Understanding a Relapse
What's In This Article?
What is a relapse? This is a common question, but there are complex considerations that need to be kept in mind to really understand what it is.
Beating addiction is a challenging process. Addiction is a complex disease, and no one cure is available. Not every treatment option is going to work for every person, either. Addiction changes the chemical workings of the brain. A combination of therapy and medicine is required to begin treating addiction.
After that, follow-up treatment is normally administered. This is meant to keep people from returning to drug use. Unfortunately, because of chemical reasons, a lot of users are likely to relapse. Relapse is defined by a formerly sick person returning to sickness. This definition applies to addiction. An addict is in a period of sickness when they are abusing drugs.
Relapsing can be extremely hard to prevent. However, being familiar with the causes, triggers, and treatment options for relapsing can be the difference in preventing a long-term sober person from relapsing.
Self-treatment is a leading cause of relapse. Self-treatment occurs when a person attempts to detox from a drug without outside help. Not only is this method likely to fail, but it is also dangerous. If someone tries to go through detox on their own without professional treatment, it can even be fatal.
Another major cause of relapses is stress. While many experience stress, there is a misconception only associating stress with negativity: i.e. bill deadlines, work demands. However, stress can also arise from positive situations like a successful week of dieting or receiving a promotion at work.
For those who overcame addiction, stress was usually addressed with drug use. So, in their post-addiction lives, stressful situations have the potential to cause strong urges to use. This eventually can lead to a relapse.
Unfortunately, addicts fall into habits of lying during their addiction. Lying becomes a necessity in order to hide and fund their addiction. They become even more susceptible to lying due to chemical changes in the brain caused by drug use.
When an addiction is overcome, habits of lying still remain. It can be a vicious cycle to break. If a former user finds it difficult to stop habits of lying and dishonesty, it can negatively affect their outlook and self-image, creating a high potential for relapse.
Feeling disappointed in others due to setting high expectations is yet another cause of relapse. Overcoming addiction and making drastic behavioral changes is an impressive accomplishment. It takes dedication, perseverance, strength. Often, former addicts will transition these traits into success.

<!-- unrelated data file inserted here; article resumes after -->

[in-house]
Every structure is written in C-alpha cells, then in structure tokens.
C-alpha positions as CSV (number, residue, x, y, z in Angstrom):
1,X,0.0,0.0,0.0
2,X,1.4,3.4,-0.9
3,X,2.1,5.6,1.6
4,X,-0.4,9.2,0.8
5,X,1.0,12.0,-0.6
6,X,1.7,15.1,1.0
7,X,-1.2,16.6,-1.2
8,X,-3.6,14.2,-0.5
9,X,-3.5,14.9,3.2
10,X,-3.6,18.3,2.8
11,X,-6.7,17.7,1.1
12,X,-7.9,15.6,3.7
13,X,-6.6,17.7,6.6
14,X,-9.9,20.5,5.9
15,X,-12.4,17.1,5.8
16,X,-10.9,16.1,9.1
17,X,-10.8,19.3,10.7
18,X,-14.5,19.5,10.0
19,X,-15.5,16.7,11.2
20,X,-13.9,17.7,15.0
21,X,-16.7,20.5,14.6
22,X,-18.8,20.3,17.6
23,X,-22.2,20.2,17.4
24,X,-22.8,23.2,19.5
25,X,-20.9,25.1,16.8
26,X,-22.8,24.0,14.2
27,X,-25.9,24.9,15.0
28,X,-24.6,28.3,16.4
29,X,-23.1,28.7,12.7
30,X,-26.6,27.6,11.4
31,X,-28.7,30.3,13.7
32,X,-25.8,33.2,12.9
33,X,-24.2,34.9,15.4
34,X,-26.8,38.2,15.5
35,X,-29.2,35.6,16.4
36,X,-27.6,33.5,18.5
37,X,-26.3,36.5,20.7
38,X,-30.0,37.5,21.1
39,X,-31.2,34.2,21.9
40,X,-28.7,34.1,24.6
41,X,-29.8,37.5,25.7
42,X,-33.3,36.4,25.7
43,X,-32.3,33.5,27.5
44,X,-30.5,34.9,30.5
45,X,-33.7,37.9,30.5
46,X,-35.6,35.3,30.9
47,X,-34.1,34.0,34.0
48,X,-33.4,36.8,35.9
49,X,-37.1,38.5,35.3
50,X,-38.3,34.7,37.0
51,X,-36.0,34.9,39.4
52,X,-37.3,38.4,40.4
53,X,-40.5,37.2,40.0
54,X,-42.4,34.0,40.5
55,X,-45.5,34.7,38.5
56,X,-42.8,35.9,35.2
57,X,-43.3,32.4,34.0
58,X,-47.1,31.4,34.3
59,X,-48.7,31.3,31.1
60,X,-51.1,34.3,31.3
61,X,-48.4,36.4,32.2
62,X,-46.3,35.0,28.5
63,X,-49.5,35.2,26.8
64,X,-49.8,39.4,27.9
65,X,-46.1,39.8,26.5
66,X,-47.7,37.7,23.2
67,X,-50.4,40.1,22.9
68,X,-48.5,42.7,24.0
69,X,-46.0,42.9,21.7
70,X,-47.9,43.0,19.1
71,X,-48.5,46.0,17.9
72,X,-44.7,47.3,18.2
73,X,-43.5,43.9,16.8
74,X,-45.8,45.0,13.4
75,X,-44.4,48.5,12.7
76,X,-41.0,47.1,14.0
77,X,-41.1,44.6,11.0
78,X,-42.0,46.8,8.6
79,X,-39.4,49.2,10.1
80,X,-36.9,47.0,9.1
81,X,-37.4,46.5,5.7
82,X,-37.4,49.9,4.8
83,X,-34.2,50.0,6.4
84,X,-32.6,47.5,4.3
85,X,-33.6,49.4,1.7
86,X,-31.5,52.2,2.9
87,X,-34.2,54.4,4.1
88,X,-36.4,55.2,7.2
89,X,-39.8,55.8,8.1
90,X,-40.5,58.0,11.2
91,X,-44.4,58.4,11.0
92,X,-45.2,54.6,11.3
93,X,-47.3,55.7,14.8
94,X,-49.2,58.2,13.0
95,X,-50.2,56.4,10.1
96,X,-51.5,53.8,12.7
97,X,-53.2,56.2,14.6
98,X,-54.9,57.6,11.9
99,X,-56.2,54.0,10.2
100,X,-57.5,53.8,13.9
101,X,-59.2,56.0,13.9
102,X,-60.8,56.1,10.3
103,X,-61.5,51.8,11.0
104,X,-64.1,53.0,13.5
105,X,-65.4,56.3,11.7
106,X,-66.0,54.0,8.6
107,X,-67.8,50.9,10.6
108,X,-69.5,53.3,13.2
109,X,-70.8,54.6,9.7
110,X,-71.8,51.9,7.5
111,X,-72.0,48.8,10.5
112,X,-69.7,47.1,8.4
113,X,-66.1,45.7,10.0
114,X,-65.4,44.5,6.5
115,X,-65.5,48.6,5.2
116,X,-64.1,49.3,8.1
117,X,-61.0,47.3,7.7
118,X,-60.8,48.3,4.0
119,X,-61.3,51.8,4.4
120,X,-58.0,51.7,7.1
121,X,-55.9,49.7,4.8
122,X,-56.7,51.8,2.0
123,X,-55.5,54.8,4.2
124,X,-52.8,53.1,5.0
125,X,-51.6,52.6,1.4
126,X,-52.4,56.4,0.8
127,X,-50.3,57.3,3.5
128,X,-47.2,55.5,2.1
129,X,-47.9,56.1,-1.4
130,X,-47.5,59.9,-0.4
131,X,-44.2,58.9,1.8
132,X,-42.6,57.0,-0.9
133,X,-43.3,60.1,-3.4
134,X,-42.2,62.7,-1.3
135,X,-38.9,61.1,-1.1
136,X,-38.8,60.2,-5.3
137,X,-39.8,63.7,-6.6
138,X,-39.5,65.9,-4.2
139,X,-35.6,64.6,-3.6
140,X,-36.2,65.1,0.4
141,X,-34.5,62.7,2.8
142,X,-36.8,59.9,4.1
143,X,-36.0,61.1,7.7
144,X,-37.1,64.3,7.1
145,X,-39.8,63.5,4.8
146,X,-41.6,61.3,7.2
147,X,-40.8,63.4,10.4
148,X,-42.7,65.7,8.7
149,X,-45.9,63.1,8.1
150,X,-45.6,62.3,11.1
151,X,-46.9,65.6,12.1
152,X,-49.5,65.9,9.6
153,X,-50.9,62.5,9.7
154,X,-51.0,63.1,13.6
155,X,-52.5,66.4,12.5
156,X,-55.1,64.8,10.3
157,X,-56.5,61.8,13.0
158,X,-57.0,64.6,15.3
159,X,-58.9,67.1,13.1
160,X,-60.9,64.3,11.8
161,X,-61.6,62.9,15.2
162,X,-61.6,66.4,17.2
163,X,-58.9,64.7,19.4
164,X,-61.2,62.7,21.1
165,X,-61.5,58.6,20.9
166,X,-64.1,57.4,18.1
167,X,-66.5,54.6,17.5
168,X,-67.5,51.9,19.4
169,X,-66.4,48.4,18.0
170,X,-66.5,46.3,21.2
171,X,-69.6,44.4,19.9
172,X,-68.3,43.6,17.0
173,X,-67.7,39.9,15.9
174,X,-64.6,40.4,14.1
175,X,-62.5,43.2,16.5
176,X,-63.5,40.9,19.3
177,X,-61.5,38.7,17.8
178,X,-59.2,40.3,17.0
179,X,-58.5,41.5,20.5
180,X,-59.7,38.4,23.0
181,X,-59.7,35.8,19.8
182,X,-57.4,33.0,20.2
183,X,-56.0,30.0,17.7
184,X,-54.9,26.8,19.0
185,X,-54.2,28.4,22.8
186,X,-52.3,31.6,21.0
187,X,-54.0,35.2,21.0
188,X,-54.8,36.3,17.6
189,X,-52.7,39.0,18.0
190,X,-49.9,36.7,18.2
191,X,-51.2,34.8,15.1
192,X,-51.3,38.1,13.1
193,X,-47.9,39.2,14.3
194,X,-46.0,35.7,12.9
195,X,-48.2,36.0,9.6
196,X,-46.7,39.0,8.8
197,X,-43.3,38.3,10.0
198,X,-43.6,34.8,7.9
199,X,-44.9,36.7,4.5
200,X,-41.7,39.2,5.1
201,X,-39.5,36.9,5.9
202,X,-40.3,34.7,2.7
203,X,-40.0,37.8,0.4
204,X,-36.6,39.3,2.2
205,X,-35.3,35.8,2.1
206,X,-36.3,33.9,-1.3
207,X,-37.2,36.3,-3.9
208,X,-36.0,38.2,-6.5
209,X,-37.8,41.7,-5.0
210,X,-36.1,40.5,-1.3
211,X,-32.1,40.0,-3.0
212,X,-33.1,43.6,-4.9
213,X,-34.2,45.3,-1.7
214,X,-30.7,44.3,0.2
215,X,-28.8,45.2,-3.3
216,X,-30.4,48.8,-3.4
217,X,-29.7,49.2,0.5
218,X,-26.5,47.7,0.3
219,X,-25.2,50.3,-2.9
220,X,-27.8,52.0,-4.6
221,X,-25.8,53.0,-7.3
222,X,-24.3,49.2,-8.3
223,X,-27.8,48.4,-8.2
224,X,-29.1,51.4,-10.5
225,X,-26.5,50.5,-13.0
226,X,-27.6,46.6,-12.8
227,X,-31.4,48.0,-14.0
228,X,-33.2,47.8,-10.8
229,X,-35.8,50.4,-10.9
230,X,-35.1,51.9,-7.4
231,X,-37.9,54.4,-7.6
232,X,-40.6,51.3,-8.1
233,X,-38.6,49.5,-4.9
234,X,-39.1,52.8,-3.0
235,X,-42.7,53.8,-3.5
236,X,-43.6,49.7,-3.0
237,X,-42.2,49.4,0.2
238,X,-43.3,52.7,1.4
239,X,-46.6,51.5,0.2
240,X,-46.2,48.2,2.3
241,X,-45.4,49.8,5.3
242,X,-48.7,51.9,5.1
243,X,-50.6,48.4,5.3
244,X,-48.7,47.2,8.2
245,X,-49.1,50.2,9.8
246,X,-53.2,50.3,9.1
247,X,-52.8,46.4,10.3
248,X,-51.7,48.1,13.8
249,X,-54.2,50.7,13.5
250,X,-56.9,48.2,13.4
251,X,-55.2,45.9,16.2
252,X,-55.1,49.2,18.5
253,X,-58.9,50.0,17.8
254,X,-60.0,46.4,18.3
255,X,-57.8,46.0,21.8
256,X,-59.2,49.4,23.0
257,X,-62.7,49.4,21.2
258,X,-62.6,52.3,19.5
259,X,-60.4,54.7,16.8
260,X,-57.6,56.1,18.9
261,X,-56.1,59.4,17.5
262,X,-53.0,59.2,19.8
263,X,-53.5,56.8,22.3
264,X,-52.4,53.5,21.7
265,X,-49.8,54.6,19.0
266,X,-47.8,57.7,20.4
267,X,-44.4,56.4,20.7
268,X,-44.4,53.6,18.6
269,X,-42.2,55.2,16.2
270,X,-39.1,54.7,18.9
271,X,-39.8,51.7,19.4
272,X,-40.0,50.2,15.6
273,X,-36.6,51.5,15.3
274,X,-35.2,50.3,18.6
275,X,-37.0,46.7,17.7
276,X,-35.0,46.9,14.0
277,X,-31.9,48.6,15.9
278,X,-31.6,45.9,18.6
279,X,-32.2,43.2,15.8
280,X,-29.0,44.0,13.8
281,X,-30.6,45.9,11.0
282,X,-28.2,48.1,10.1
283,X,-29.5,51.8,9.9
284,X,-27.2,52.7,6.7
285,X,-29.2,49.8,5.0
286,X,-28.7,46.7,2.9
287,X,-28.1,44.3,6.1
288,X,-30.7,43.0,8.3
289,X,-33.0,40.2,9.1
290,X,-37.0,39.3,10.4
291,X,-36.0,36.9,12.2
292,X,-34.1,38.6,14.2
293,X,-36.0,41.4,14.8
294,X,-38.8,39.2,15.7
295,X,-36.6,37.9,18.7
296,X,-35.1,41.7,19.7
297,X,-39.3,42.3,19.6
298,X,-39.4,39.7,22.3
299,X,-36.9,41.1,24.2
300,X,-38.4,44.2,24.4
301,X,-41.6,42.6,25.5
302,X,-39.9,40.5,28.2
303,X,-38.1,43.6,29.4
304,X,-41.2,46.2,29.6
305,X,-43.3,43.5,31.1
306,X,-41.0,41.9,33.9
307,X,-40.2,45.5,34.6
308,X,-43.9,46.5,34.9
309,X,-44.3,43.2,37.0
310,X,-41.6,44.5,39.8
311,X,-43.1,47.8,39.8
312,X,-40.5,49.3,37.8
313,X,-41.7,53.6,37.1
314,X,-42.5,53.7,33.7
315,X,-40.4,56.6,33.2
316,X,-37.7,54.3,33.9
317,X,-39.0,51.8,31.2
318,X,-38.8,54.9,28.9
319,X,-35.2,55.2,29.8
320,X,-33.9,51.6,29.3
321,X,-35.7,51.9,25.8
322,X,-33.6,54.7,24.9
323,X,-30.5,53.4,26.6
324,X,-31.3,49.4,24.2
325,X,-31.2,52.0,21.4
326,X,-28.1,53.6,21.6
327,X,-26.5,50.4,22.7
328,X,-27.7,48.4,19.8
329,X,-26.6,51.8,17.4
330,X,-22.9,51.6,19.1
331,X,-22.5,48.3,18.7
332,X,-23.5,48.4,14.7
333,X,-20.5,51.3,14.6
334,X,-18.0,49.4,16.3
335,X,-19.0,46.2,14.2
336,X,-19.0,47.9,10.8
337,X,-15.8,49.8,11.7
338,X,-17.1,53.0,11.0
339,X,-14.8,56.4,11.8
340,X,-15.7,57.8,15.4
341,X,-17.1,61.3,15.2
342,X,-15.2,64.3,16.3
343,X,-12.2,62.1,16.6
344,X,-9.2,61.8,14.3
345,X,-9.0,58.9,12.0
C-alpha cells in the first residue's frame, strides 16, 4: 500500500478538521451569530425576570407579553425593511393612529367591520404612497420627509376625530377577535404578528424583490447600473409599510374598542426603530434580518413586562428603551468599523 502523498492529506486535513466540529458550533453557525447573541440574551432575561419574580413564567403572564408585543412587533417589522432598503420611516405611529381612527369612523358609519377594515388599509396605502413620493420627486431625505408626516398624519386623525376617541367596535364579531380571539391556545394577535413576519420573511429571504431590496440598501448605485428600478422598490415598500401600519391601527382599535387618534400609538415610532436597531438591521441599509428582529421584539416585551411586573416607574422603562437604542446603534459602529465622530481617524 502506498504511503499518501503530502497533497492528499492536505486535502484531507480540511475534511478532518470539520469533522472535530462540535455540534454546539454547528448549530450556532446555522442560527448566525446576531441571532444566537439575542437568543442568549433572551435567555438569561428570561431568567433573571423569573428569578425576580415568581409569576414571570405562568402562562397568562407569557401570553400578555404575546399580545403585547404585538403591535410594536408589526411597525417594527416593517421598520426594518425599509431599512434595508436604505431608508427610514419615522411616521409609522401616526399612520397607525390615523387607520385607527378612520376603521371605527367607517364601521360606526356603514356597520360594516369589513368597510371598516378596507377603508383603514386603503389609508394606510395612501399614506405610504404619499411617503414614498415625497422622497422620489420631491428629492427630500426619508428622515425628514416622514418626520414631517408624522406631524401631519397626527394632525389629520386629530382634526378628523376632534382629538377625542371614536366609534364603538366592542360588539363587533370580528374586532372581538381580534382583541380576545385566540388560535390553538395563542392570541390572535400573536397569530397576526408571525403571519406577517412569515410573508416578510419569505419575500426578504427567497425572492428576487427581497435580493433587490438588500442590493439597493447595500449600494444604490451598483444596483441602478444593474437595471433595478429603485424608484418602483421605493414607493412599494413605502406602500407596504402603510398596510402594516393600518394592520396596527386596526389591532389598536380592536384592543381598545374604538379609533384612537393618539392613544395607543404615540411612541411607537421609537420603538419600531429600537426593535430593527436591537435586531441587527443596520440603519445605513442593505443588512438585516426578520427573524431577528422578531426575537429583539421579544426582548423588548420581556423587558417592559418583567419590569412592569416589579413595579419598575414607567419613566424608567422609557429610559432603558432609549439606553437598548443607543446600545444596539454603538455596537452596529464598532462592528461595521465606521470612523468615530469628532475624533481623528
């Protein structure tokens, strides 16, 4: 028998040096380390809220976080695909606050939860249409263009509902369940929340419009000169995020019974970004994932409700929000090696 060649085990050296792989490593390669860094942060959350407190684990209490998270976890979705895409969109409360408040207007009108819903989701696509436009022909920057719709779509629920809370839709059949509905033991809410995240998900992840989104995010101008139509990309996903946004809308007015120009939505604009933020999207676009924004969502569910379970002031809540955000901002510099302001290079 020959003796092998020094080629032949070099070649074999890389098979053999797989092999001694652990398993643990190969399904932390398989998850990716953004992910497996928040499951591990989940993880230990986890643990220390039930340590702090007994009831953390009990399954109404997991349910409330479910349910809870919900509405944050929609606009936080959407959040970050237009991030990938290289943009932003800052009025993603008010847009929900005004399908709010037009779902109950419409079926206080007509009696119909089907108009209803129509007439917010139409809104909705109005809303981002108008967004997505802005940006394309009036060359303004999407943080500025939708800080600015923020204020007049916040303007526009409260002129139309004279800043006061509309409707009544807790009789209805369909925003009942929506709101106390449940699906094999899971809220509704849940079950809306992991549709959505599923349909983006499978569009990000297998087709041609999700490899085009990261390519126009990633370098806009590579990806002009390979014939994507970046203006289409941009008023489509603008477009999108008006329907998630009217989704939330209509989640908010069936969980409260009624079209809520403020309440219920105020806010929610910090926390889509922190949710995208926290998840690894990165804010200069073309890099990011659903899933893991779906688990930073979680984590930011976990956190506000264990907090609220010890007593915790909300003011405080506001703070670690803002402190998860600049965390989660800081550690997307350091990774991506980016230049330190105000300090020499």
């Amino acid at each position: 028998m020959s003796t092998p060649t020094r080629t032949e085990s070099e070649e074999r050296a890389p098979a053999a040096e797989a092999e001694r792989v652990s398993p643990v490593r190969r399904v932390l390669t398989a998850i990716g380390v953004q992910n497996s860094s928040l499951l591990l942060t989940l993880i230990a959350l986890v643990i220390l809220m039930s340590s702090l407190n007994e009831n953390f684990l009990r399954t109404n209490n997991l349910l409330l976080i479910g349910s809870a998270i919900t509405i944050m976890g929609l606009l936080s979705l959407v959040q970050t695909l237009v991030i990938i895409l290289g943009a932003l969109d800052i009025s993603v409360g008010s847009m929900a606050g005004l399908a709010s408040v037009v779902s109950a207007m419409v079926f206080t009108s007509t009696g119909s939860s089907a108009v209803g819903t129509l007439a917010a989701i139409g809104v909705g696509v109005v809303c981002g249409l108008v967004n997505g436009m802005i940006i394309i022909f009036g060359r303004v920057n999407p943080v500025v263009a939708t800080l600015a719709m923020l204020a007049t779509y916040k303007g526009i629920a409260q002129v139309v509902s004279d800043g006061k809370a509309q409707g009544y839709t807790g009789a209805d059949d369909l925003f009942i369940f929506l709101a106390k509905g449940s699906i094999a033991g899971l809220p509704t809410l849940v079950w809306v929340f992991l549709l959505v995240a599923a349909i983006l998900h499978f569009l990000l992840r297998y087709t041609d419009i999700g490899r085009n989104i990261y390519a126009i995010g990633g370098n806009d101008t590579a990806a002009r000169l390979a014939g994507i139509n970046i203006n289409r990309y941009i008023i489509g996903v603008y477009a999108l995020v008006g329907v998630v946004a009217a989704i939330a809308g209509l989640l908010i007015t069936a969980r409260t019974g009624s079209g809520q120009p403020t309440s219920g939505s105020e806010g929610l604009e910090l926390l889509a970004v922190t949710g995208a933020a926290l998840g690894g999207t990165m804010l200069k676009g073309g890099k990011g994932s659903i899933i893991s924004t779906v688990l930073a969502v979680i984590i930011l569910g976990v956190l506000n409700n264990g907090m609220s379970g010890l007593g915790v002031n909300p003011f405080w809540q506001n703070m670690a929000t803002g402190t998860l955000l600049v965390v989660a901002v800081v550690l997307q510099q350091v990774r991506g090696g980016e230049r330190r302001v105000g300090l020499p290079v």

However, some may begin to hold those around them to the same expectations they place on themselves. This can lead to constant feelings of being let down by others. Continuous feelings of being let down is an ideal environment for relapse.
Certain situations are often shown to contribute to an increased likelihood of relapse. These situations are referred to as triggers. Some common triggers include:
- Trying to Rush Improvement: Feelings of impatience is a well-documented relapse trigger. This occurs when one expects their lives to be fulfilling and rewarding as soon as they overcome addiction.
- Asking Too Much: This trigger occurs when an addict expects their hard work to translate into vast gains in their personal and professional success. If they begin to feel improperly rewarded, the potential for triggering a relapse increases.
- Overestimating Ability to be Exposed to Use: This trigger often occurs later in the process of overcoming addictions. Some feel so confident in their sobriety that they expose themselves to situations where drugs and alcohol are being used. This has the potential to trigger a relapse.
- Feeling Sorry for Circumstances: This trigger occurs when a former addict falls into feelings of pity and loathing of self. Such feelings can make one feel hopeless and lead to relapse.
Relapse triggers are a reality of the recovery process. Learning what they are has the potential to help avoid continued relapses.
Relapse is the return to a previously conquered sickness. For addiction, this comes in the form of using drugs or alcohol again. Relapses can be caused by many things, including self-treatment, stress, lying, and disappointment. These causes are not exclusive, but well documented.
Additionally, many situations can trigger a relapse. Relapse triggers include trying to rush improvement, asking for too much after recovery, overestimating ability to be exposed to drug use, and feeling sorry for circumstances. Relapse triggers cannot be avoided altogether, but knowing what they are allows them to be managed more effectively.
Relapse will always be a part of dealing with the disease of addiction. Fortunately, resources for understanding and overcoming relapses are continually growing.